June, 1999


A few weeks ago the Press ran three days of front page coverage for the
Clyde Beatty-Cole Brothers Circus. Although dressed up as news stories,
they were in fact only advertisements. Think of it like this: If the Press
ran stories on a car that, like the circus stories, were "fluff," and
designed to make you want to purchase that car, wouldn't there be an
outcry? Yet what is the difference with the circus articles? Here you had
a newspaper giving unheard of news space to a private business, which had
the effect of filling the pockets of that business with cash. This has not
only blurred the line separating journalism from profit making but it has,
in fact, wiped it out completely.

While the Press was printing their cotton candy articles about Clyde
Beatty, the "Tennessean" a Nashville TN newspaper was doing some real
reporting about Clyde Beatty. In an article dated Aug. 14, 1998, the paper reported that the U.S. Department of Agriculture is investigating the Clyde Beatty Circus. Ron DeHaven, an acting deputy administrator of the USDA, stated, "You can characterize them as serious charges."

The article also included an eyewitness account of abuse at Clyde Beatty.
"When he stuck them with the hook, they literally wailed out in pain," a
woman said, referring to a Clyde Beatty trainer hitting an elephant.

"Serious charges", yet not one word of this fell anywhere in the Press.
Why? Does the Tennessean have some reporting skills that the Press
doesn't, or perhaps this is what happens when a paper that should be
reporting the news instead creates it with a circus that it just happens to
be sponsoring. I say shame on the Press for this, but even more shame lies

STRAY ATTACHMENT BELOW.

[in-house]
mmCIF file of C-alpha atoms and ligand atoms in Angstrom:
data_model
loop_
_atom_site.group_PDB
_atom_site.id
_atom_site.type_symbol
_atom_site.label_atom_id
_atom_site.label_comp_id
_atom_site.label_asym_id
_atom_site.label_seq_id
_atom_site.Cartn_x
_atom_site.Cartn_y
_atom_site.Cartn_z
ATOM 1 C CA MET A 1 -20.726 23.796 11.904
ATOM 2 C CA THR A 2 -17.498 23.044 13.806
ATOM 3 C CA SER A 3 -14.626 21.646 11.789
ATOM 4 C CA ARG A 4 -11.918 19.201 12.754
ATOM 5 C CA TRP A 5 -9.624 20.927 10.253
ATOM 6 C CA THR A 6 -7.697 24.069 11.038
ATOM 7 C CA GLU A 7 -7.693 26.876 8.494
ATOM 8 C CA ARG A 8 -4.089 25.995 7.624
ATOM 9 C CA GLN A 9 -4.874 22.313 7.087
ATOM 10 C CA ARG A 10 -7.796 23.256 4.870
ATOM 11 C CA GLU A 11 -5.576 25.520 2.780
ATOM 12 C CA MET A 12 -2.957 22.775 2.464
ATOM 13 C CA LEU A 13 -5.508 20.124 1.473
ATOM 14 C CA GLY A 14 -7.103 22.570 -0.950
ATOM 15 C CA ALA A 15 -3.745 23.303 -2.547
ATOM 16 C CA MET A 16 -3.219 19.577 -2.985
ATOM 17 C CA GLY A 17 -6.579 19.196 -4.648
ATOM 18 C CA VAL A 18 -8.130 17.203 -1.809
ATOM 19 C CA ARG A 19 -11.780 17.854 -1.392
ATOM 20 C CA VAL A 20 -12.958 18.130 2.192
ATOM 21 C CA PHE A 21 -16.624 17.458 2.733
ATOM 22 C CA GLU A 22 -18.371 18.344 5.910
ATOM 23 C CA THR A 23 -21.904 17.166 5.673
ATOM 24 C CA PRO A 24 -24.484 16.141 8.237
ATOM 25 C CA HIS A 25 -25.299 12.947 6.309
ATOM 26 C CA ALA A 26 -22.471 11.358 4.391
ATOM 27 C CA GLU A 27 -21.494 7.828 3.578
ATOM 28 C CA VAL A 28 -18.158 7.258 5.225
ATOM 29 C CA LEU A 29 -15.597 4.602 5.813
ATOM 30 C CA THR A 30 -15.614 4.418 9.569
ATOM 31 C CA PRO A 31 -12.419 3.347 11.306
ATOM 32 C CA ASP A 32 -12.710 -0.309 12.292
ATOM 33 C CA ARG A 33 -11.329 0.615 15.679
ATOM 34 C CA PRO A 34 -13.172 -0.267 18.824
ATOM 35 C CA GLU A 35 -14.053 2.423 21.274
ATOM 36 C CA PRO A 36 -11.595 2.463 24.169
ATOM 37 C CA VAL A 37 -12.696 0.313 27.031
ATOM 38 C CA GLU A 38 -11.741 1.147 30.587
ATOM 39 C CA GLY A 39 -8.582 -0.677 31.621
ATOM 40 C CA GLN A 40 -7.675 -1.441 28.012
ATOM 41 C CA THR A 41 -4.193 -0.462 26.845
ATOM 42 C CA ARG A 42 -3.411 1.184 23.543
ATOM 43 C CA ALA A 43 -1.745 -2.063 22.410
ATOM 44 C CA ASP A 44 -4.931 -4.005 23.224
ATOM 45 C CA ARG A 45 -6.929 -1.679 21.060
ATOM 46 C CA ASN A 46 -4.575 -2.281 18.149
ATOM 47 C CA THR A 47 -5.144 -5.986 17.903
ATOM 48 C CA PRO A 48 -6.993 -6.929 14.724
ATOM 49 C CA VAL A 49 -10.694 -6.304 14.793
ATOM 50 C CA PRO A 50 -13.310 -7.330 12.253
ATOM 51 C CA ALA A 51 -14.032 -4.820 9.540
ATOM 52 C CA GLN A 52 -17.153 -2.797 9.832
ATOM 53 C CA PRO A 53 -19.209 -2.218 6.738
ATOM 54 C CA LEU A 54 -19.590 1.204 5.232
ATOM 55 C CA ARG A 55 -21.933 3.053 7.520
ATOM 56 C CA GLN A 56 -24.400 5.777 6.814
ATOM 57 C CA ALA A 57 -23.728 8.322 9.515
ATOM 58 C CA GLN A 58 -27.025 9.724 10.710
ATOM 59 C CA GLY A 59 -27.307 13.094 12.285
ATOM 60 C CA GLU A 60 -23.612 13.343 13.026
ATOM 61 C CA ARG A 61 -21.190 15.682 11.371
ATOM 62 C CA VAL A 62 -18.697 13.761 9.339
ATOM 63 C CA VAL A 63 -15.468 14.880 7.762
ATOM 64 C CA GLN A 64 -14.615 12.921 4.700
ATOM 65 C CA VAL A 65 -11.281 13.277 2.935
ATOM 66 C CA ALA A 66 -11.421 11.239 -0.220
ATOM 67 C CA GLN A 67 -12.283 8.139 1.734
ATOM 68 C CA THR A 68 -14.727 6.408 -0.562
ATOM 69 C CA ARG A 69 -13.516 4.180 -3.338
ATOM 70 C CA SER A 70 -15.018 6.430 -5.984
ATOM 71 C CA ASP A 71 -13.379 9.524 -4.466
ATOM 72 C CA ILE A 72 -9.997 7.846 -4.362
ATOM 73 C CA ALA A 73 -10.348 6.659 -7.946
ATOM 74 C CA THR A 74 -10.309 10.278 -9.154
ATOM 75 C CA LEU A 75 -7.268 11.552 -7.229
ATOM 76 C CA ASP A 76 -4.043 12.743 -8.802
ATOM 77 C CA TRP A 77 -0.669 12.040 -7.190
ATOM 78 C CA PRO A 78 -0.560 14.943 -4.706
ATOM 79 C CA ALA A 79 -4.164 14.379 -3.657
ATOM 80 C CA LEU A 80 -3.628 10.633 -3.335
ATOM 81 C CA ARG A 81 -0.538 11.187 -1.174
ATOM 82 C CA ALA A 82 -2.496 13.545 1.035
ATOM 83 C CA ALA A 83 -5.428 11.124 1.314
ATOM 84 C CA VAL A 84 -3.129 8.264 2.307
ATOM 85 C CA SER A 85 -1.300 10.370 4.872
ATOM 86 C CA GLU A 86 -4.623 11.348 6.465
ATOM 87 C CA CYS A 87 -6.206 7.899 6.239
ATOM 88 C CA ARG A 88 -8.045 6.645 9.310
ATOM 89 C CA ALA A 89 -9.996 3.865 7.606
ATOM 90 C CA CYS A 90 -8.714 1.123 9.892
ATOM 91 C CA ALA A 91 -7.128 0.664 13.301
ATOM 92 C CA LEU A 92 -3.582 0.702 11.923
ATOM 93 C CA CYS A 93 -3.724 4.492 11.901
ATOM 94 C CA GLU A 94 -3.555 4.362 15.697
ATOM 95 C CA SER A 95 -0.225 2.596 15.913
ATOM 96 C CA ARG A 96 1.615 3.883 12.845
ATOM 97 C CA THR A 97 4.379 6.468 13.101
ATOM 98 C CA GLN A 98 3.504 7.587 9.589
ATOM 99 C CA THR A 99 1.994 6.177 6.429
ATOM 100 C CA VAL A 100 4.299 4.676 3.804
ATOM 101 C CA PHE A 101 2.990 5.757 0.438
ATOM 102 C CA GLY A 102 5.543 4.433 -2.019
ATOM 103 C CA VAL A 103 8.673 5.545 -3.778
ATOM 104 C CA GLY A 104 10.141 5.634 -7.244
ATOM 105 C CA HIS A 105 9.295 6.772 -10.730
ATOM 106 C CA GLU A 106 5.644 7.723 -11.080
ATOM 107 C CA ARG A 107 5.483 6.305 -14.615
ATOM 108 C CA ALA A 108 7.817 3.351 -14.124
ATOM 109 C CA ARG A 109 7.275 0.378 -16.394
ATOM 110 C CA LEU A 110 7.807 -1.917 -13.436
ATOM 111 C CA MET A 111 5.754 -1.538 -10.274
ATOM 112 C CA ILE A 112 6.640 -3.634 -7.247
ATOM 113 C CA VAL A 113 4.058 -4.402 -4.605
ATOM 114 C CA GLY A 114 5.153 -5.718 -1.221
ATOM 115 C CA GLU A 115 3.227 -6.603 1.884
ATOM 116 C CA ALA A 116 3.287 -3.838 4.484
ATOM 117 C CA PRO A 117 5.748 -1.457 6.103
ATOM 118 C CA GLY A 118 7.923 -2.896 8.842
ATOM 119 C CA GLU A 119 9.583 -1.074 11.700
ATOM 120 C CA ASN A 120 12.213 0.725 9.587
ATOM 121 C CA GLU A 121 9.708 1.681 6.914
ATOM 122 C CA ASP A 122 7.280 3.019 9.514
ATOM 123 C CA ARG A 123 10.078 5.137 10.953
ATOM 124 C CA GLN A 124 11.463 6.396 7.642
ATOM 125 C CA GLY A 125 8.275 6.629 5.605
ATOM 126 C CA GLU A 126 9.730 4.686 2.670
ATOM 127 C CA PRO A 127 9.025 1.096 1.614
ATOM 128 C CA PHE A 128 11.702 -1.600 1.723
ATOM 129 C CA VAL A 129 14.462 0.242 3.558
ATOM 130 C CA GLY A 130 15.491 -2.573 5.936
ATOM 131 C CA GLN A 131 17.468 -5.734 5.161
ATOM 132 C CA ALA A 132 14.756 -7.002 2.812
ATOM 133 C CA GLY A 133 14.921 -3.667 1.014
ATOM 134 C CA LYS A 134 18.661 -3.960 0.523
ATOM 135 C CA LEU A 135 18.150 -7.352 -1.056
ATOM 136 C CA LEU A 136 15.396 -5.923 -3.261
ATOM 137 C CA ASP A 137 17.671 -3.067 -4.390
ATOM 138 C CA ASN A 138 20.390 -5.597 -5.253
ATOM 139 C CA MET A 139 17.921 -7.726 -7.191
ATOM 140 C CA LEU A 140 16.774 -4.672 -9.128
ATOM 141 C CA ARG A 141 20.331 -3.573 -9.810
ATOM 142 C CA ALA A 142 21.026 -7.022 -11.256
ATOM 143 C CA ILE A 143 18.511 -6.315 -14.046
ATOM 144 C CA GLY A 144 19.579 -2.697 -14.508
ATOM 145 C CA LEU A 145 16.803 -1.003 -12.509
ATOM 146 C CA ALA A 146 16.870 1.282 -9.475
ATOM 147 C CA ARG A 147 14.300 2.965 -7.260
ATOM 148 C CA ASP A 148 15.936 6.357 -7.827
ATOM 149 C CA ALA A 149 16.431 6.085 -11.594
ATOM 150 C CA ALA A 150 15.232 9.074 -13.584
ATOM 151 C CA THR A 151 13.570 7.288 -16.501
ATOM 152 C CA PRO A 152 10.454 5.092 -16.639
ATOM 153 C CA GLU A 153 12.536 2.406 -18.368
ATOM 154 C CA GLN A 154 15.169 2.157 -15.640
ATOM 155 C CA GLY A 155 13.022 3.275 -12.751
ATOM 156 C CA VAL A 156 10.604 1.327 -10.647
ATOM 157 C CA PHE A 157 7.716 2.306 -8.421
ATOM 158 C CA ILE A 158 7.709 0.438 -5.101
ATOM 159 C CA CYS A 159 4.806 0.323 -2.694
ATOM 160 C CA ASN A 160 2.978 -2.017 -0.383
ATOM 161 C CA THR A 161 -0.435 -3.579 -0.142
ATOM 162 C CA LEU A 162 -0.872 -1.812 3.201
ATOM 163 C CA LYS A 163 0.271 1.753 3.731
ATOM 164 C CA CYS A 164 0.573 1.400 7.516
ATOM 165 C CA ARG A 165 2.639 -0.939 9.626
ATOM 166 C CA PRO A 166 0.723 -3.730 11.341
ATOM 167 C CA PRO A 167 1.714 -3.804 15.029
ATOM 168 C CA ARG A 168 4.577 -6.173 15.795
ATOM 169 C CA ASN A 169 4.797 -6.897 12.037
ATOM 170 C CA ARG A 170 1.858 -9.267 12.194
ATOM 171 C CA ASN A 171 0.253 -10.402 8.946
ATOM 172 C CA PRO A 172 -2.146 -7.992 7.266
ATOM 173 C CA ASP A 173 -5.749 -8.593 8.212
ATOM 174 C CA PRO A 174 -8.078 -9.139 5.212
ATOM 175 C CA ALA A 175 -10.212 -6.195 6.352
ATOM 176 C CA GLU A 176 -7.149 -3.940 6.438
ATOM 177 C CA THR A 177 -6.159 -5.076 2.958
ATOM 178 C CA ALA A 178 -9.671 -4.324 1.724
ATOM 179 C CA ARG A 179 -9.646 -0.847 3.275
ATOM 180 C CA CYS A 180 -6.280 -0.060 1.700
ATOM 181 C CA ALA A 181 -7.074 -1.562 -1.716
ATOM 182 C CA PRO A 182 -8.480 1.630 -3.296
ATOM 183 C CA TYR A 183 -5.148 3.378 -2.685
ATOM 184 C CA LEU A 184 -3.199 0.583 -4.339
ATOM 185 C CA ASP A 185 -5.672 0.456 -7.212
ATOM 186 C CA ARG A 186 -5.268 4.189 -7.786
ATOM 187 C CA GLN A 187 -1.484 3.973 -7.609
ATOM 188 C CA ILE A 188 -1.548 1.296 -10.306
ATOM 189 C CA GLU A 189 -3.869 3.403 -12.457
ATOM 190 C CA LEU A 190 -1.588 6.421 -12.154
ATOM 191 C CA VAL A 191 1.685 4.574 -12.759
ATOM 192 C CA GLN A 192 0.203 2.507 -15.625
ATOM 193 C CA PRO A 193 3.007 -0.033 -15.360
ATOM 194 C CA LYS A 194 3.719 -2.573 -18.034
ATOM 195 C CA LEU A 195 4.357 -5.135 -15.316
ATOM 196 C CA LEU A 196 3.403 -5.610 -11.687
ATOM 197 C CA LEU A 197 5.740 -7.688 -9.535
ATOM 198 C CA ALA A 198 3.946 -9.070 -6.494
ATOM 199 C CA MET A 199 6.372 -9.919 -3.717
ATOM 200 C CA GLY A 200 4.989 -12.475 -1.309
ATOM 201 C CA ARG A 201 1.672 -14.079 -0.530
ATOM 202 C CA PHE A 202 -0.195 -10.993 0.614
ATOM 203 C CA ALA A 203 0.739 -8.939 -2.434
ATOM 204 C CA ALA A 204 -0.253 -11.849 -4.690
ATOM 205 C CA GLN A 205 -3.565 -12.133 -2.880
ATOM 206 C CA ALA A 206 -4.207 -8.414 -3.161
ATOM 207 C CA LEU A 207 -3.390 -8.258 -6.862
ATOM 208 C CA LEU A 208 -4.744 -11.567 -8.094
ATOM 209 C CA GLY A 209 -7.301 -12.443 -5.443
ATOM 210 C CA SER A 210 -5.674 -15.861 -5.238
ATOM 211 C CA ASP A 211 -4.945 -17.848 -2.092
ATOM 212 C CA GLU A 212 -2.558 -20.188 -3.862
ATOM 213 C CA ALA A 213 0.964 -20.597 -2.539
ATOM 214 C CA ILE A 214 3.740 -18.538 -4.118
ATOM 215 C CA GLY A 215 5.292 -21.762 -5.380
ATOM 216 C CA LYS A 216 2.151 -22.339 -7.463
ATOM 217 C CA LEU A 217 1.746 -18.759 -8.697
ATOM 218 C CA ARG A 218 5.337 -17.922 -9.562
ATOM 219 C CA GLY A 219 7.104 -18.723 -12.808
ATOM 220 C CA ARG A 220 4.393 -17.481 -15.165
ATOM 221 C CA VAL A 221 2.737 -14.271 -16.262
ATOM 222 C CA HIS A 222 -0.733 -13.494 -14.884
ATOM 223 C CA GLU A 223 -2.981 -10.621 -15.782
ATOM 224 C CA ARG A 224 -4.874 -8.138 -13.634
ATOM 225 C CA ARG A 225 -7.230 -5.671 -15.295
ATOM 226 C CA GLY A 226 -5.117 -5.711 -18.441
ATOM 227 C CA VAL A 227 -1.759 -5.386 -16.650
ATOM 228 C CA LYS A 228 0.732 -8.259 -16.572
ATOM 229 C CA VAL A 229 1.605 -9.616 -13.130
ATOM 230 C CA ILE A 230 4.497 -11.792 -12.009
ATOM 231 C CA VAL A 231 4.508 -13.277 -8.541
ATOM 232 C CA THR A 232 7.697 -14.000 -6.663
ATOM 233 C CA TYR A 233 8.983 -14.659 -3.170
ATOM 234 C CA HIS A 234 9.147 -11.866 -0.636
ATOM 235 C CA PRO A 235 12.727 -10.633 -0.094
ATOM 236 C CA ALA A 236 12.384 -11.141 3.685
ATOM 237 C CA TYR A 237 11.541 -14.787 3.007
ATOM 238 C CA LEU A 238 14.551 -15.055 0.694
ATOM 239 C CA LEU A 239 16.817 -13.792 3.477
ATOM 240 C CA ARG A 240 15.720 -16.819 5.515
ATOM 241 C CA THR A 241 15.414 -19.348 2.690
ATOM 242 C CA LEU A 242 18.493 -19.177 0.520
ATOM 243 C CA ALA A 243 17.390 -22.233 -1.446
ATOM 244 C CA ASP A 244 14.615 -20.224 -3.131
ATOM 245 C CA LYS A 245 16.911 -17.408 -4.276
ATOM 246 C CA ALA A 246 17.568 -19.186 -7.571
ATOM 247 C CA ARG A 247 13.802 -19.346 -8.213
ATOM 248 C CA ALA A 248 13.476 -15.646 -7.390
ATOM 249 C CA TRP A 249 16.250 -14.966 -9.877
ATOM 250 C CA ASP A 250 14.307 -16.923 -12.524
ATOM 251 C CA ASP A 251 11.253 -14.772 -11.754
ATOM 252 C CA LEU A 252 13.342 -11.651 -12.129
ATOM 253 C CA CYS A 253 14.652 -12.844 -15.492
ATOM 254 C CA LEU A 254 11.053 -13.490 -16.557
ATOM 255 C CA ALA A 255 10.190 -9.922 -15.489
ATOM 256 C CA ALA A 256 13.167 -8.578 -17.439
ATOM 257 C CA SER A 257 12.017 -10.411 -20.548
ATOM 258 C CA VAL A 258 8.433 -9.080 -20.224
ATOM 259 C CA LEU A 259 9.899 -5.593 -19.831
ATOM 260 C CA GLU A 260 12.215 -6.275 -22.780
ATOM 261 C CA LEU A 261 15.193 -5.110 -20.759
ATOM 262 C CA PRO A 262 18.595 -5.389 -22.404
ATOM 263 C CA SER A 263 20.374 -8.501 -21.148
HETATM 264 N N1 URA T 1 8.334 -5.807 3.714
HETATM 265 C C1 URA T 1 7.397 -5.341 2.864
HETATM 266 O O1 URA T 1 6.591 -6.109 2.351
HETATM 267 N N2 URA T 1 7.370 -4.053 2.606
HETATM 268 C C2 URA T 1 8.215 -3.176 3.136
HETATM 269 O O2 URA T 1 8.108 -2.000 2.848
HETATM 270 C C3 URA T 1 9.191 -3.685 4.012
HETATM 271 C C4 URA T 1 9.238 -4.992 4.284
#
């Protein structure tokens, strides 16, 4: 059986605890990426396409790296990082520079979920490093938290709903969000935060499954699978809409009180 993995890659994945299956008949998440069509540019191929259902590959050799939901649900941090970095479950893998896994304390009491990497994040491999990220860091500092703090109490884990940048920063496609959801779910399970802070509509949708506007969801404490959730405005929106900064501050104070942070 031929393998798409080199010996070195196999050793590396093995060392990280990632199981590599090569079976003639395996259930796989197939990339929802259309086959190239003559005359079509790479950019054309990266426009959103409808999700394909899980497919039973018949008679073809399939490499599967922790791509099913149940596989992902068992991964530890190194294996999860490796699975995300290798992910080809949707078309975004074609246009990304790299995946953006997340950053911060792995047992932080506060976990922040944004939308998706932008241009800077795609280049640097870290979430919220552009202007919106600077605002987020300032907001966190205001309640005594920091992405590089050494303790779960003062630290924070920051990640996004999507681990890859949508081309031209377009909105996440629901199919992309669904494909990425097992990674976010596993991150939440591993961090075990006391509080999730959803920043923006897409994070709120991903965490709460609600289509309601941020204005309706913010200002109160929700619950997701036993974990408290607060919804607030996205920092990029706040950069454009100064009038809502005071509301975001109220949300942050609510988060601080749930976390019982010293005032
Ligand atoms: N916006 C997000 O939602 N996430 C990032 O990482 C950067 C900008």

with the suffering of animals that has come from this.

The circus will tell us that the elephants enjoy themselves and are treated well. We should be embarrassed to hear such words come from the mouths of grown men, for if the elephants were truly happy they would not be chainedand have bullwhips against their throats. No, these are the weapons of the oppressor, and the oppressed, the elephants, are their victims. We do dishonor to ourselves when we see the plight of these animals and look away, calling it "family entertainment."

Last year, when Clyde Beatty was at Belmar, I was there, and bore witness
for the elephants. I saw one struggling with his chains, pulling his leg
to the farthest point the manacles would allow. What horror is it to be a
circus elephant, I thought, as I saw the futility of his action. He knows
he cannot break the chains, but something inside makes him try anyway. That something we all have, the need to be free.

We are a country that was founded on the ideals of liberty and freedom,
yet when we view the slavery of animals we cheer and laugh. That great
foundation should break to pieces and drown with bitter tears at the sight
of what is being done to these animals. Elephants, and all the animals used
in circuses, are living beings who feel, love, and suffer. Chains around
necks and harsh beatings breaks hearts that beat under gray skin, just as
it would do to ours.

It is for that elephant in the Clyde Beatty-Cole Brothers Circus that I
write this, for it is he and his companions that are the true victims here.
It is their pain that has been swallowed and covered under the rage and
darkness of the circus tent. It is their freedom, that has been stolen and held captive by tight iron.

I implore you to see what is truly happening to them, for ignorance is the
blindfold by which cruel deeds are hidden, and only the human heart has
the power to tear it off.

For compassion, for freedom, for love of life and the honor of defending
the oppressed, please, do not support circuses that enslave animals.